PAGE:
In the Arena

Today in Tehran

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Initial reports seem to indicate that the Khamenei regime was able to arrange massive crowds–and the green protesters not so many–for the 31st anniversary of the Iranian revolution. If true, this would be a clear setback for the anti-regime movement…but it’s probably best to reserve judgment until more complete reporting from Tehran emerges. At the same time, I wouldn’t put too much credence in Ahmadinejad’s claim today that Iran is a “nuclear state” and has already produced 20% pure highly-enriched uranium, especially in light of this report from the Washington Post.

Given these events, and also this report from David Sanger of the New York Times about Obama’s diplomatic strategy, don’t be surprised if there’s a ramping up of war fever among the neoconservatives–and accusations that Obama’s unwillingness to egg on the protesters has helped “kill” the movement. This is nonsense, of course. And most of the “get tough” proposals that the neocons are making would probably serve to alienate the protesters, who are–as Robert Wright pointed out in the Times a few days ago–as much in favor of Iran’s nuclear program as the regime is.

Update: Andrew Sullivan’s final compilation of the day.

Update: Right on cue, Jennifer Rubin–the Commentary blog’s ranter-in-chief–comes through with the expected attack, complete with a classic Israel First peroration:

Meanwhile, where is the American Jewish community? Have they not noticed the retreat by the Obami on serious sanctions — and can they not anticipate the moment at which the Obami will declare Iran’s nuclear status a fait accompli? You would think they would be sounding the alarm and registering disapproval of the administration’s sleep-walking-toward-containment gambit. But it seems that they, too, are slumbering. Meanwhile, the mullahs inch forward with their nuclear program as Obama dreams up reasons to do nothing.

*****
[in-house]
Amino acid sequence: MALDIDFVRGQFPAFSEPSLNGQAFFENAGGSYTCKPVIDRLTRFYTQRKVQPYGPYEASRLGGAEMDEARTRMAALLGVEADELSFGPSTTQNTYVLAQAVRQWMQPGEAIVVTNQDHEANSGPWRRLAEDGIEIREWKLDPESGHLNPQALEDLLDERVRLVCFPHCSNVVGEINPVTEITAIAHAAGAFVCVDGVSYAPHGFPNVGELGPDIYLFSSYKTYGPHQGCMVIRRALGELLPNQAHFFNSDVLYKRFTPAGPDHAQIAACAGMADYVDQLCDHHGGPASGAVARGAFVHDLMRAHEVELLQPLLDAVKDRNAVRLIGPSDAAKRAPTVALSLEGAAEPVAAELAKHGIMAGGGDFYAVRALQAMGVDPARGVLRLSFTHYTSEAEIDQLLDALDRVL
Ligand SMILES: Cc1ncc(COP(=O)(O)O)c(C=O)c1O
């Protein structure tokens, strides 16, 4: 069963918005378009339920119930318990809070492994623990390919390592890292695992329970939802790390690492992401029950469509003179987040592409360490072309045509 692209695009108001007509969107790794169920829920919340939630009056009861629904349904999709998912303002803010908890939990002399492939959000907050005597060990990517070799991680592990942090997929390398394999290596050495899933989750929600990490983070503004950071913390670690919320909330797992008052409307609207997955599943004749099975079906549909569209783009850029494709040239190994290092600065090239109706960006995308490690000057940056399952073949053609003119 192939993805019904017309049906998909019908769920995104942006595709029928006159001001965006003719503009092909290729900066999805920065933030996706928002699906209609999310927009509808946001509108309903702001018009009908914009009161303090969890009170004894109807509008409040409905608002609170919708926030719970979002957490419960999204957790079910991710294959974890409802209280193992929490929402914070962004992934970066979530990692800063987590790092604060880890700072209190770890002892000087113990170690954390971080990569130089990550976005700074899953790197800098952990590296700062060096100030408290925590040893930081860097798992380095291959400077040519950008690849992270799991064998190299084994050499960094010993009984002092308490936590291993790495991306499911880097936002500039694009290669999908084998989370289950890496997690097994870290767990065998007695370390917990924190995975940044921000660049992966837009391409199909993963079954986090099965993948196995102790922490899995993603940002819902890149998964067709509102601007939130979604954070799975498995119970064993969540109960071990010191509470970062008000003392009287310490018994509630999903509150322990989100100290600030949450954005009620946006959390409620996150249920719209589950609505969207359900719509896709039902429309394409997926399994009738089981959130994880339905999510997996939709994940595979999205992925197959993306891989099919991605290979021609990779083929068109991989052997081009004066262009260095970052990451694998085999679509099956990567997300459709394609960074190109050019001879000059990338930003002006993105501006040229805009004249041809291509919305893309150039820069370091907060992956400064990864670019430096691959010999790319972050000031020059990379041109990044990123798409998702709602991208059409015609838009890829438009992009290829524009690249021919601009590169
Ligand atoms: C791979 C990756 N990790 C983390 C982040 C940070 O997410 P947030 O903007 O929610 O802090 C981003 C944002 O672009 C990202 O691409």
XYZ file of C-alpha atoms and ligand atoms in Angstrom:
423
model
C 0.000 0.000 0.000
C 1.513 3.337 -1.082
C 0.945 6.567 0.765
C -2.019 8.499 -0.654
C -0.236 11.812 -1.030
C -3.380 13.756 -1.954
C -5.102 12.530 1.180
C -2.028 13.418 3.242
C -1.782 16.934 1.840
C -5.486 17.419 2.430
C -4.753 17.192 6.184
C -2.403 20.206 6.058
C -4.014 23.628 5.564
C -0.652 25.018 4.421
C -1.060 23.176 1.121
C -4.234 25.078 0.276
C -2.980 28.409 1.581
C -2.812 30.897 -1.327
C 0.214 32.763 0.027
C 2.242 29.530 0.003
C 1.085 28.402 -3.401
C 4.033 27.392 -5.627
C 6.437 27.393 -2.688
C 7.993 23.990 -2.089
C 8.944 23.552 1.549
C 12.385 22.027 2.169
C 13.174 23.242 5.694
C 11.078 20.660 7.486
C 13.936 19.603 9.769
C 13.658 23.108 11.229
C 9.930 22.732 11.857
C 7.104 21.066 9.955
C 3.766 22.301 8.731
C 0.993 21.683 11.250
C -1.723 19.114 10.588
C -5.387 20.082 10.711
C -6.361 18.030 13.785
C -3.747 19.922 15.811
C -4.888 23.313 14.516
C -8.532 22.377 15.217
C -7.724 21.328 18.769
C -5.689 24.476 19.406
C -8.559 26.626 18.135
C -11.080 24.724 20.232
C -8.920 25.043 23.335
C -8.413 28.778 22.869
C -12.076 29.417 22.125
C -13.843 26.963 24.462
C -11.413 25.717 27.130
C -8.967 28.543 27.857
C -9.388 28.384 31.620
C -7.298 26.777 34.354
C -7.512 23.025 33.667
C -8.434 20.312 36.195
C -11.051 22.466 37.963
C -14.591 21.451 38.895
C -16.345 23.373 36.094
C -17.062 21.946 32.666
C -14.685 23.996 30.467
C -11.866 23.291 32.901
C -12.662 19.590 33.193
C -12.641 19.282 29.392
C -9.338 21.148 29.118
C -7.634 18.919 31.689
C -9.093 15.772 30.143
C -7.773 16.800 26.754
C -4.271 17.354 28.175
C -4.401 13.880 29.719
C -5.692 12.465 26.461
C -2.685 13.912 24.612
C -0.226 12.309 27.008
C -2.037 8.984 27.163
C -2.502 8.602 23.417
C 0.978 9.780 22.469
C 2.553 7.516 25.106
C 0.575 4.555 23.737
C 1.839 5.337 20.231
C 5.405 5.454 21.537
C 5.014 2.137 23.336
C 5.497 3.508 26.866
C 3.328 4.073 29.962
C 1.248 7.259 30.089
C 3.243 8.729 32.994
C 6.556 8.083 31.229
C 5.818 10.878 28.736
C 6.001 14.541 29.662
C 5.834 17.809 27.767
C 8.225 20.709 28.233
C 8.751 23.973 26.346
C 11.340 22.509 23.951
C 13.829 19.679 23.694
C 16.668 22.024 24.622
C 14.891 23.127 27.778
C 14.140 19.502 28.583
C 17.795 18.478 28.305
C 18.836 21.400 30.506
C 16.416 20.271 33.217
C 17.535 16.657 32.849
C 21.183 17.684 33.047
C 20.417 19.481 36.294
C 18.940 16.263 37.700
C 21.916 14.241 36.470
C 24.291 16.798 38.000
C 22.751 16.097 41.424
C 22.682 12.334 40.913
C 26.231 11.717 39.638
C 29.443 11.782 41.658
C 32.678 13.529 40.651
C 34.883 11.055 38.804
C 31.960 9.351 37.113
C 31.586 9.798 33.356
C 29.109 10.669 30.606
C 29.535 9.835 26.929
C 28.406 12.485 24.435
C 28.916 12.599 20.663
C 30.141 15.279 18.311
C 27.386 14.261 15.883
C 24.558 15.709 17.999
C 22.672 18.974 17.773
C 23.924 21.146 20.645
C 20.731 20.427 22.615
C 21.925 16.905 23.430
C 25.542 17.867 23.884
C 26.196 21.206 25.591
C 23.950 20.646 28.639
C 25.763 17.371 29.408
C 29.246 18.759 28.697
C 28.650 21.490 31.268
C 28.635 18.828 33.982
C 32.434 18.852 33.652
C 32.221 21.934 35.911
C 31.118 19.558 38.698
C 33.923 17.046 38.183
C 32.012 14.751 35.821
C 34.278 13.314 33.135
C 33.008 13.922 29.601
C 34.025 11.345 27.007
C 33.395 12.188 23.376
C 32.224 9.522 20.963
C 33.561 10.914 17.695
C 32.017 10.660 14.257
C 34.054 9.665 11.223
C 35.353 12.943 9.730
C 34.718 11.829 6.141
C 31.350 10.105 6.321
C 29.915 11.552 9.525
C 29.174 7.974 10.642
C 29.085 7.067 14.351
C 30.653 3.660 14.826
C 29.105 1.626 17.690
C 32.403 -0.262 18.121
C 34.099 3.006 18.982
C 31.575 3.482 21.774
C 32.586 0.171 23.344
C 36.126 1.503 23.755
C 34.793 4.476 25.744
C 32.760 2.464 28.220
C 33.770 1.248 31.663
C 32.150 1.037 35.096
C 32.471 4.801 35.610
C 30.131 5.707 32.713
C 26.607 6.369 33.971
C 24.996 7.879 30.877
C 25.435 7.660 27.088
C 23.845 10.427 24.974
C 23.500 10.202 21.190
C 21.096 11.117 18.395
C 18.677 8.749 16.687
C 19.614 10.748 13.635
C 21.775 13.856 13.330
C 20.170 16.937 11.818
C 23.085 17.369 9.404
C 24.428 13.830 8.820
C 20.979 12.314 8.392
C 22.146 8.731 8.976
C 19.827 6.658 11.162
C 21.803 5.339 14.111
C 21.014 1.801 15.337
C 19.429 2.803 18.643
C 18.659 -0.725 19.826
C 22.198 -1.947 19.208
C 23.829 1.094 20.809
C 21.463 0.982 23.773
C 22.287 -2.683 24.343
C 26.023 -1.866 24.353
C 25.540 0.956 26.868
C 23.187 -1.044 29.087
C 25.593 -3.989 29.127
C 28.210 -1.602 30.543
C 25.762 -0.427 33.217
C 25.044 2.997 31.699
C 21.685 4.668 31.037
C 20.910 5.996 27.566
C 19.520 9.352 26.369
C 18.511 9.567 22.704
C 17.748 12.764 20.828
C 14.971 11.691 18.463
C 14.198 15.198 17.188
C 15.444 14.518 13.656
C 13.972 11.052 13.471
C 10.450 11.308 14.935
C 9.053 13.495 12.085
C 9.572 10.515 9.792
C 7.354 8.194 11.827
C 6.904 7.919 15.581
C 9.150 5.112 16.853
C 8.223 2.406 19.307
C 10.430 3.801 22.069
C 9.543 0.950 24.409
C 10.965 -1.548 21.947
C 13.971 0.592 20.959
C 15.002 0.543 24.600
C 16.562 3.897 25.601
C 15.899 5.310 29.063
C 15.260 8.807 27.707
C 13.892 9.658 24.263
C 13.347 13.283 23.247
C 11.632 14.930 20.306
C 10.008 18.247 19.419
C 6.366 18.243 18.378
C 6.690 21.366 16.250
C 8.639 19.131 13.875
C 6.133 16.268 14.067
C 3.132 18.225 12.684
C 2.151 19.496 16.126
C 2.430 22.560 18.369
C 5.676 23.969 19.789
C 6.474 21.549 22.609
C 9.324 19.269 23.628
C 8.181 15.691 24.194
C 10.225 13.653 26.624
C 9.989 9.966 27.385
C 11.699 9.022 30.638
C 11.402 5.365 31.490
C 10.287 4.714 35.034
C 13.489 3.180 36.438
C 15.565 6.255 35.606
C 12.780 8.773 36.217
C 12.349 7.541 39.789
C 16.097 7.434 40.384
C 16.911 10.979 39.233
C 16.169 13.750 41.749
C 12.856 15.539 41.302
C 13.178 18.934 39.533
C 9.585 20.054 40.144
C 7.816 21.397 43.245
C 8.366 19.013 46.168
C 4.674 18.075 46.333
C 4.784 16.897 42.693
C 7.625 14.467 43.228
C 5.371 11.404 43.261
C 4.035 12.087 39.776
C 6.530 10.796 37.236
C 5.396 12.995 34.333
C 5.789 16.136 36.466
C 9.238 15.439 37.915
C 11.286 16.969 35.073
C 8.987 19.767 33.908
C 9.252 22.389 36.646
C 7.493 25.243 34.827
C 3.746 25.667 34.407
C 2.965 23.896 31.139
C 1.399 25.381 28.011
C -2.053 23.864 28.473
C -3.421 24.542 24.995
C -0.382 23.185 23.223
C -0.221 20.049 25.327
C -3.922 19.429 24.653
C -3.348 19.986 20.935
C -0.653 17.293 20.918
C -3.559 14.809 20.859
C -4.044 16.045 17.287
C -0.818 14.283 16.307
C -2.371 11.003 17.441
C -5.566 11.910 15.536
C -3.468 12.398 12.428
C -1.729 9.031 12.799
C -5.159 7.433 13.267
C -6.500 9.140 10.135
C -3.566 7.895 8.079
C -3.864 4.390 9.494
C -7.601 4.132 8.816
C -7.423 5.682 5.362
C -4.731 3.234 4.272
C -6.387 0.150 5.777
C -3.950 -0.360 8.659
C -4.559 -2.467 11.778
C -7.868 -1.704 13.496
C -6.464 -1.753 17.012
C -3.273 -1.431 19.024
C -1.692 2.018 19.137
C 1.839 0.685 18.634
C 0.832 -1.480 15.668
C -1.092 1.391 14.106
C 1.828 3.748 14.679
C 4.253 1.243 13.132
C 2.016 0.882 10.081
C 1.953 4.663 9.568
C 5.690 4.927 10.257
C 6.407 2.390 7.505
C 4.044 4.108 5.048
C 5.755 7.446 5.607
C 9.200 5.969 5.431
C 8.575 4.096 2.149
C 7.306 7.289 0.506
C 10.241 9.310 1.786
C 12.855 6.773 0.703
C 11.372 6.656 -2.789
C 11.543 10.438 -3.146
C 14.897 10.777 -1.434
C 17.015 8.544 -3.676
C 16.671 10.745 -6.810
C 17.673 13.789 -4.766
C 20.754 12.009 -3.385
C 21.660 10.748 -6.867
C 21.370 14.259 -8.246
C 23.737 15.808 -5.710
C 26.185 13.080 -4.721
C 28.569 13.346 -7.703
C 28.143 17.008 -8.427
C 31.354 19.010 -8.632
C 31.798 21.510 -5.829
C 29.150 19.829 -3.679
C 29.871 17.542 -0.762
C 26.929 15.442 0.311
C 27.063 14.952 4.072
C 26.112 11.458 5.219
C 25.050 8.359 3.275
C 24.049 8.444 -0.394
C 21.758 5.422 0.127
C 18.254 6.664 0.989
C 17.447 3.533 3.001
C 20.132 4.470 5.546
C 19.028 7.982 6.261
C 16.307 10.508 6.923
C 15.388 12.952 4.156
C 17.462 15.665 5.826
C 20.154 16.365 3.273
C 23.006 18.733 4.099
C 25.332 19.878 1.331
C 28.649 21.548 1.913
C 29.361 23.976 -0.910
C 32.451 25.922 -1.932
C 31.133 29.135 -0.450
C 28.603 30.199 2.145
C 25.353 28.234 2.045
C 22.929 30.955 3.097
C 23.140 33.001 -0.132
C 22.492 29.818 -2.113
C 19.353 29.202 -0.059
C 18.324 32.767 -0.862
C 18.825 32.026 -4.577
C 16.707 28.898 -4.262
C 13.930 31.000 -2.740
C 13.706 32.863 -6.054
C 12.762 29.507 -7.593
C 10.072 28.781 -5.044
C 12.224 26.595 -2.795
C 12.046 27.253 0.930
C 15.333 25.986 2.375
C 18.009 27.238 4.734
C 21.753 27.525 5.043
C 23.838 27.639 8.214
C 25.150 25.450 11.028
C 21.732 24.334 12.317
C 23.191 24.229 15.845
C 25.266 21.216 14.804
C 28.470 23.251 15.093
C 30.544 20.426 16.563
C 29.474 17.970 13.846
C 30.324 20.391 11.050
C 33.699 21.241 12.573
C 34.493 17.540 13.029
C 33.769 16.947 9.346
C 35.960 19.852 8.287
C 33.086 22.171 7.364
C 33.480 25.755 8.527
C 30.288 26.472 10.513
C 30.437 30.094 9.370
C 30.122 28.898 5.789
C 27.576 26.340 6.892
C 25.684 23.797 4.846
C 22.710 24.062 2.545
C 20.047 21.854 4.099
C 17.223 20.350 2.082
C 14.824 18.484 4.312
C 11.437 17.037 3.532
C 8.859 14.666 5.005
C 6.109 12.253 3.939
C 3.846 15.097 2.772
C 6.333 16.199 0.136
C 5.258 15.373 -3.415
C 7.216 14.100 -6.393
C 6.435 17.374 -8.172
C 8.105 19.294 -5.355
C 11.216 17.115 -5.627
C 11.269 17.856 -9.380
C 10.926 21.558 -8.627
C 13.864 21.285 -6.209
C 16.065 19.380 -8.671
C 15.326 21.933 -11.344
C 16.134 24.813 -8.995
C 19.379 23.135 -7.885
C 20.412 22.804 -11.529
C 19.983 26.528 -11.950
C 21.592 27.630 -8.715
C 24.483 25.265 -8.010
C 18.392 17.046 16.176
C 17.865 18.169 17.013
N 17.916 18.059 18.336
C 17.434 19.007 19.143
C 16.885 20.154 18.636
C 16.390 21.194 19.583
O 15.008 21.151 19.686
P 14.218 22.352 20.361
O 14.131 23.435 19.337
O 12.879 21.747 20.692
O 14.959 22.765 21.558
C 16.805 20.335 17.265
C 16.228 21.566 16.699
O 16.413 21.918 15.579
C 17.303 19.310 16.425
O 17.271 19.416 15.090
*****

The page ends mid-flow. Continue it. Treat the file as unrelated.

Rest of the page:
Earth to Jennifer: containment worked against the Soviet Union, a far more serious threat to the United States than Iran ever will be. A nuclear-weaponized Iran would not be a good thing, but it would provoke a serious, air-tight anti-Iranian coalition among the United States, the neighboring Sunni states and, yes, Israel. Who knows, it might even nudge the Saudis  and Gulfies toward recognizing a Jewish state. In any case, Iran would never use a nuclear weapon against Israel–because Israel has the ultimate deterrent.

I can see, of course, why Israel is concerned about Iran–especially its support for Hizballah (which, we should always remember, was created by Lebanese Shi’ites in response to Israel’s invasion of their land) and, to a lesser extent, Hamas. I can see why American Jews would be concerned about the security of Israel; I know I am. But, as an American, I’m far more concerned about other things at home and overseas: the state of Pakistan’s shaky government and nuclear arsenal, for one; the progress of the war in Afghanistan, for another; our relations with China, for a third. Add to those my long-term concerns about the U.S. economy, climate change and my belief that we have a moral obligation to provide health care for all…and Israel recedes pretty far down my list of priorities. I would imagine that many other American Jews feel the same way, especially those not infected by Likud’s Greater Israel fantasy.

In the end, I suspect the Israelis will be able to take care of themselves–and I further suspect they’ve been doing an excellent job of implanting gremlins in the Iranian nuclear fuel enrichment process, which has been far more effective than sanctions at slowing down any possible attempts at weaponization. I wish them, and us, continued success in these efforts.